Work for the Dole a Band-Aid solution

The Abbott Government’s proposal for a work for the dole scheme is yet another win for economic zealotry over proven policy reform.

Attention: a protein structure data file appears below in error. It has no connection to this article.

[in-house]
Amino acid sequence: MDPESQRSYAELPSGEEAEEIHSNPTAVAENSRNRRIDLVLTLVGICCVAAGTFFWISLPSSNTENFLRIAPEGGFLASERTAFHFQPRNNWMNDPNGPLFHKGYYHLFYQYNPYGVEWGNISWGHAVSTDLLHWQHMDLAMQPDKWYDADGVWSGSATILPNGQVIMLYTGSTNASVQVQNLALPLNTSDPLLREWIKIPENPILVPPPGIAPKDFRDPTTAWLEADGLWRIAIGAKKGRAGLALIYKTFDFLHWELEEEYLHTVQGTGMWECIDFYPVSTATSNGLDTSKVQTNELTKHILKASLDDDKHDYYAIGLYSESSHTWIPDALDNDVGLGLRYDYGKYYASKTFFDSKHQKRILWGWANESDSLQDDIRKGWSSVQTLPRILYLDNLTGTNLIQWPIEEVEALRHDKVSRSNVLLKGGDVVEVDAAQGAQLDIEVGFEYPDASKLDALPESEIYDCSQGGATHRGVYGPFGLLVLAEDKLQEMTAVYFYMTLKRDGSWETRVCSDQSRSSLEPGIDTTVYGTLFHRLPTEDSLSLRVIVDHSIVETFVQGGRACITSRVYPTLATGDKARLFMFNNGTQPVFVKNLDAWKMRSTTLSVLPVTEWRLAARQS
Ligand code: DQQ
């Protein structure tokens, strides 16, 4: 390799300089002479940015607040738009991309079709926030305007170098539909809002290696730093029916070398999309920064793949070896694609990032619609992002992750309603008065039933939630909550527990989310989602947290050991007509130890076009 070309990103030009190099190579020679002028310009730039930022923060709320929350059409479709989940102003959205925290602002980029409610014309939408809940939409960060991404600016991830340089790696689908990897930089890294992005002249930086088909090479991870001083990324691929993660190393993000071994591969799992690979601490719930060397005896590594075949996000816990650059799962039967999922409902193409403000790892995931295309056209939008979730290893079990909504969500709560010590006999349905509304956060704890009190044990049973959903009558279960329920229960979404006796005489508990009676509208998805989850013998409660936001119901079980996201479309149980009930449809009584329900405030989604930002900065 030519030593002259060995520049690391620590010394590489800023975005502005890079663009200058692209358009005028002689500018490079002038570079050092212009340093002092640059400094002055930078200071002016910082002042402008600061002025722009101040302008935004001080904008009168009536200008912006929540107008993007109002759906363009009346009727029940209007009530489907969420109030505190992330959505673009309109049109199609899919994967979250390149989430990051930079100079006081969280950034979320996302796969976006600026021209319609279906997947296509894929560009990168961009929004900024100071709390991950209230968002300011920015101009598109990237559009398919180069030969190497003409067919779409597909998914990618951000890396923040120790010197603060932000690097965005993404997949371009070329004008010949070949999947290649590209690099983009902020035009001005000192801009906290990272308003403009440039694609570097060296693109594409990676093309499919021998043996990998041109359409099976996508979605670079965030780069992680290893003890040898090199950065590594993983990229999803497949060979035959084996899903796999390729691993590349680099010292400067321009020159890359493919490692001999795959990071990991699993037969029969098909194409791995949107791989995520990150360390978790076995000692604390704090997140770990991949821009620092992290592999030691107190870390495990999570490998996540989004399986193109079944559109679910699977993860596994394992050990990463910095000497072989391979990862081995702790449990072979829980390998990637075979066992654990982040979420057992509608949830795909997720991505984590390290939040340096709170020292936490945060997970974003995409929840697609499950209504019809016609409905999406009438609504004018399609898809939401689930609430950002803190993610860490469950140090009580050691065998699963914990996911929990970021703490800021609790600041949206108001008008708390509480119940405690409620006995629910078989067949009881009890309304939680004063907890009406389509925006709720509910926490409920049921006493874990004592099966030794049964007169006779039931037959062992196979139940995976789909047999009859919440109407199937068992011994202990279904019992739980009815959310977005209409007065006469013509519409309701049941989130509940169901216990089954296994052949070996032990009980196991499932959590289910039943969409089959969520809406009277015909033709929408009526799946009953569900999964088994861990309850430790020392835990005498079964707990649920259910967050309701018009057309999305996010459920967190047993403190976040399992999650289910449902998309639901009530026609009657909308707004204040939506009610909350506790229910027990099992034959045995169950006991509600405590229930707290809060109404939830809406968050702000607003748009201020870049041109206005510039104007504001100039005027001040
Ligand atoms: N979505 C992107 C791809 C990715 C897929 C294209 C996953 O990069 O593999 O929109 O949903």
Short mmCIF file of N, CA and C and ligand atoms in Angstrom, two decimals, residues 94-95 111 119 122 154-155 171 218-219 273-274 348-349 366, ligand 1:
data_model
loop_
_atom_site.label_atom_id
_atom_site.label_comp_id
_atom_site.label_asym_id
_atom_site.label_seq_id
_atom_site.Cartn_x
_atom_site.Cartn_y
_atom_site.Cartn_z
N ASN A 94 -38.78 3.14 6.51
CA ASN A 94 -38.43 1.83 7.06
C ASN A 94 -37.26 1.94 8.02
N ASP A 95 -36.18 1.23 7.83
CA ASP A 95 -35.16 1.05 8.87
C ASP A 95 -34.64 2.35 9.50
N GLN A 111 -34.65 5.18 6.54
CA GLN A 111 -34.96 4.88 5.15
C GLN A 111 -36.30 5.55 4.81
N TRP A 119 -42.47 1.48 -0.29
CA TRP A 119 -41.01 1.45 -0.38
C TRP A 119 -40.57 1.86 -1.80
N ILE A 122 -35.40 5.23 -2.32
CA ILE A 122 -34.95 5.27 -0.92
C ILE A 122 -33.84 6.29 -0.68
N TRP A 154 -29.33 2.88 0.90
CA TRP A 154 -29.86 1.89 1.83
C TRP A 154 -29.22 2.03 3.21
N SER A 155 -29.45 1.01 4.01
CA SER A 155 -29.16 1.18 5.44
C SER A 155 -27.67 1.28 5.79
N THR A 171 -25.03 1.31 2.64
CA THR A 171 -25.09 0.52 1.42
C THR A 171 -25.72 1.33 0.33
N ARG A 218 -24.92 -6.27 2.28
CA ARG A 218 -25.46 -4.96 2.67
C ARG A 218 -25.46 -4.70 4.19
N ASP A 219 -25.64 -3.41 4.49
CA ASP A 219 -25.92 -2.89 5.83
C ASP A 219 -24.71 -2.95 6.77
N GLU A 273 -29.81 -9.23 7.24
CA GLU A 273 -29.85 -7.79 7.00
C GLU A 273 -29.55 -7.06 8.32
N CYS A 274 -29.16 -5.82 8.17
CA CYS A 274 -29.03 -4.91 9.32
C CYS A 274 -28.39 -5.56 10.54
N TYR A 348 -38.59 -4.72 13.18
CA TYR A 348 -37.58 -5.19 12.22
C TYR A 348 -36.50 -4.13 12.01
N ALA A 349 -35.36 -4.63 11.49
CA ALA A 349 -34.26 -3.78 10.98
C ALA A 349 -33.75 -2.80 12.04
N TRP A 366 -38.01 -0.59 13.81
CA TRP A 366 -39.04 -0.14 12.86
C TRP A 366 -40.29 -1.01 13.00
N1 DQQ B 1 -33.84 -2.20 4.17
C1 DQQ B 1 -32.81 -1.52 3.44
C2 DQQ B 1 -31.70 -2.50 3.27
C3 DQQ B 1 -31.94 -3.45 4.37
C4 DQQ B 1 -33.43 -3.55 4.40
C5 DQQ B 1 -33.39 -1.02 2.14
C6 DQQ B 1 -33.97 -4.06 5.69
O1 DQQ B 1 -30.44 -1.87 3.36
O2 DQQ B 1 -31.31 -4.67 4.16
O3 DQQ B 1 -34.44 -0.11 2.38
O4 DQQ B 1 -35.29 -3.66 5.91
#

The Abbott Government’s proposal for a work for the dole scheme is yet another win for economic zealotry over proven policy reform. Work for the dole is an unimaginative and obsolete idea that is wheeled out from time to time when conservative governments pretend to do something about the complex problem of unemployment. Every credible economist knows that the best way to tackle unemployment is with a policy strategy based on a dynamic mix of stronger, productivity-based economic growth; education, skills and training; and an appropriate degree of flexibility in workplace conditions. The work for the dole scheme does not touch on any of these vital inputs to create jobs and lower unemployment, with the possible exception being the small influence of forcing people to gain the most basic of skills from doing something in an unpaid placement while they are still looking for a wage-paying job. For a government that prides itself on reducing red tape, the proposed scheme will lead to an explosion of compliance, regulation and meaningless correspondence. Who, for example, is going to monitor the job application explosion? Who is going to receive the job applications and work through them? (Certainly business is outraged at the prospect of having to deal with what will inevitably be millions of job applications per month for something like 180,000 job vacancies Australia wide.) Then there are some other facts, which make the scheme laughable and cringe-worthy, even for a well-meaning Year 12 economics student. There are currently around 700,000 to 750,000 unemployed people and a further 500,000 people not in the labour force who would like paid work if a job opportunity emerged. This totals around 1.2 million people currently not in work who, by definition, are the potential supply of new labour into the economy as it grows and develops. In other words, there are 1.2 million people competing for 180,000 job vacancies and that does not include people already in a job who are applying for a different role. The framing of the work for the dole scheme fails on another test, and that is its failure to outline its objectives. Why is the government even considering such a scheme? How much will it add to employment while reducing the unemployment rate? It is not even clear more jobs and lower unemployment are the objectives of the scheme, let alone whether the scheme aims to get 500,000 extra people into work or get the unemployment rate down to 4 percent or less. Then there is the overarching shortcoming of the scheme that fails to deal with the issue of creating jobs that are worth doing, with a fair and decent wage paid for that job. Instead of fluffing around with the red tape frenzy that is a work for the dole scheme, the government should be knuckling down to set the economy on a medium- to long-run path of stronger, productivity-based growth. This is where a skilled and educated population is the absolute bedrock of getting unemployment down. In straightforward economic terms, when the economy grows, firms need easy access to suitable workers. The last time Australia recorded a strong growth upswing, many firms were lamenting the fact that there were insufficient workers to allow them to invest and expand. The so-called skills shortage or capacity constraint in business acted as a handbrake on the economy even though there were still around 500,000 unemployed and about the same number underemployed. This is what labour market reform needs to address. Getting workers, those currently unemployed and those wanting to be in a salary-paying job, to have the skills that are needed as the economy continues to grow. A market failure occurs when people miss out on the opportunity to maximise their knowledge, skills and education and therefore their income earning potential which is their potential contribution to a nation’s economy. This is why there is a vital role for government in financing access to education, skills and training. Well-crafted education and skills policy will, in time, do more to address the issue of job creation and unemployment than a cornball work for the dole scheme. This is the policy path that has not only been overlooked by the current government, but has been actively discouraged through cuts to education funding, a slap dash approach to training and the move to a high fee based structure for university places. While this article will long be forgotten in a decade or so, there is a risk that the current policy approach of the government will erode the skill set of the workforce with the work for the dole scheme a non-adhesive Band-Aid for a much larger issue of unemployment. It would be most disappointing to see a skills shortage and a structural increase in the unemployment rate due to this dumbing down of the workforce and if the work for the dole scheme comes to pass and is in place for any length of time, it could be the watershed for such an outcome. Stephen Koukoulas is the Managing Director of Market Economics

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